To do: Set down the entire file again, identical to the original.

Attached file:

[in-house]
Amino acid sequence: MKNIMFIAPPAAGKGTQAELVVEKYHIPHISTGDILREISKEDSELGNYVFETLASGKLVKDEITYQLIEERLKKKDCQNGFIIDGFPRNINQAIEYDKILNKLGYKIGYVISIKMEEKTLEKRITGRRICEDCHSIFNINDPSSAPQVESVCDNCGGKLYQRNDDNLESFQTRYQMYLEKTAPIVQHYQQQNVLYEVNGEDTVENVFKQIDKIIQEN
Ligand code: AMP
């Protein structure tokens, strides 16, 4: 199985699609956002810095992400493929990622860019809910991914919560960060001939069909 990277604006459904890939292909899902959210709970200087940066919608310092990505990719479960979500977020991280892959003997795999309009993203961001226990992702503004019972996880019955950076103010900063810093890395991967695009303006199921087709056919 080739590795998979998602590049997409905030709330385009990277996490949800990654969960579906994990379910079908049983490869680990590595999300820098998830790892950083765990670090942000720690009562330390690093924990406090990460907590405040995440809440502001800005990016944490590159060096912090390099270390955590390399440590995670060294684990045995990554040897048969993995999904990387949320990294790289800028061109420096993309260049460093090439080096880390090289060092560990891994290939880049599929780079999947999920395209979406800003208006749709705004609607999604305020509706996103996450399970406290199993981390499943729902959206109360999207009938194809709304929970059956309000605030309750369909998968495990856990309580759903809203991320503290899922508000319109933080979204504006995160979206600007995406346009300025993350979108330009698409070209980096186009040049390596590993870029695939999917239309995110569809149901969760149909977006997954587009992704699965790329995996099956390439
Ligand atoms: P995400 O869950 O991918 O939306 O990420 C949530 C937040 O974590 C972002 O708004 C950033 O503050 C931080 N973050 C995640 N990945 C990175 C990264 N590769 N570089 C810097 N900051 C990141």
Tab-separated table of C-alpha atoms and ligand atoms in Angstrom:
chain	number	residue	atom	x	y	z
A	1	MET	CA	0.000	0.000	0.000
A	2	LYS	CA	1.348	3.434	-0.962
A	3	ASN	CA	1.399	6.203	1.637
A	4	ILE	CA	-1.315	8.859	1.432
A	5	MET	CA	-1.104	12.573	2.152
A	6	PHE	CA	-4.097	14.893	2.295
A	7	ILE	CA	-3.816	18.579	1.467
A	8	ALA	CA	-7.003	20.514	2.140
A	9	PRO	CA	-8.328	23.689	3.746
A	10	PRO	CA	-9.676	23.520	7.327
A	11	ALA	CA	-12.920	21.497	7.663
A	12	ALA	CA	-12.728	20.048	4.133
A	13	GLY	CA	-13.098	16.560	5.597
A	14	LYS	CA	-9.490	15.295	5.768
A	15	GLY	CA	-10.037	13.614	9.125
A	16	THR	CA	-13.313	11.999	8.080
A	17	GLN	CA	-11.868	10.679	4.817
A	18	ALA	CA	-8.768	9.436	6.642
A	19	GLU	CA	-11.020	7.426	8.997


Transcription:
[in-house]
Amino acid sequence: MKNIMFIAPPAAGKGTQAELVVEKYHIPHISTGDILREISKEDSELGNYVFETLASGKLVKDEITYQLIEERLKKKDCQNGFIIDGFPRNINQAIEYDKILNKLGYKIGYVISIKMEEKTLEKRITGRRICEDCHSIFNINDPSSAPQVESVCDNCGGKLYQRNDDNLESFQTRYQMYLEKTAPIVQHYQQQNVLYEVNGEDTVENVFKQIDKIIQEN
Ligand code: AMP
């Protein structure tokens, strides 16, 4: 199985699609956002810095992400493929990622860019809910991914919560960060001939069909 990277604006459904890939292909899902959210709970200087940066919608310092990505990719479960979500977020991280892959003997795999309009993203961001226990992702503004019972996880019955950076103010900063810093890395991967695009303006199921087709056919 080739590795998979998602590049997409905030709330385009990277996490949800990654969960579906994990379910079908049983490869680990590595999300820098998830790892950083765990670090942000720690009562330390690093924990406090990460907590405040995440809440502001800005990016944490590159060096912090390099270390955590390399440590995670060294684990045995990554040897048969993995999904990387949320990294790289800028061109420096993309260049460093090439080096880390090289060092560990891994290939880049599929780079999947999920395209979406800003208006749709705004609607999604305020509706996103996450399970406290199993981390499943729902959206109360999207009938194809709304929970059956309000605030309750369909998968495990856990309580759903809203991320503290899922508000319109933080979204504006995160979206600007995406346009300025993350979108330009698409070209980096186009040049390596590993870029695939999917239309995110569809149901969760149909977006997954587009992704699965790329995996099956390439
Ligand atoms: P995400 O869950 O991918 O939306 O990420 C949530 C937040 O974590 C972002 O708004 C950033 O503050 C931080 N973050 C995640 N990945 C990175 C990264 N590769 N570089 C810097 N900051 C990141």
Tab-separated table of C-alpha atoms and ligand atoms in Angstrom:
chain	number	residue	atom	x	y	z
A	1	MET	CA	0.000	0.000	0.000
A	2	LYS	CA	1.348	3.434	-0.962
A	3	ASN	CA	1.399	6.203	1.637
A	4	ILE	CA	-1.315	8.859	1.432
A	5	MET	CA	-1.104	12.573	2.152
A	6	PHE	CA	-4.097	14.893	2.295
A	7	ILE	CA	-3.816	18.579	1.467
A	8	ALA	CA	-7.003	20.514	2.140
A	9	PRO	CA	-8.328	23.689	3.746
A	10	PRO	CA	-9.676	23.520	7.327
A	11	ALA	CA	-12.920	21.497	7.663
A	12	ALA	CA	-12.728	20.048	4.133
A	13	GLY	CA	-13.098	16.560	5.597
A	14	LYS	CA	-9.490	15.295	5.768
A	15	GLY	CA	-10.037	13.614	9.125
A	16	THR	CA	-13.313	11.999	8.080
A	17	GLN	CA	-11.868	10.679	4.817
A	18	ALA	CA	-8.768	9.436	6.642
A	19	GLU	CA	-11.020	7.426	8.997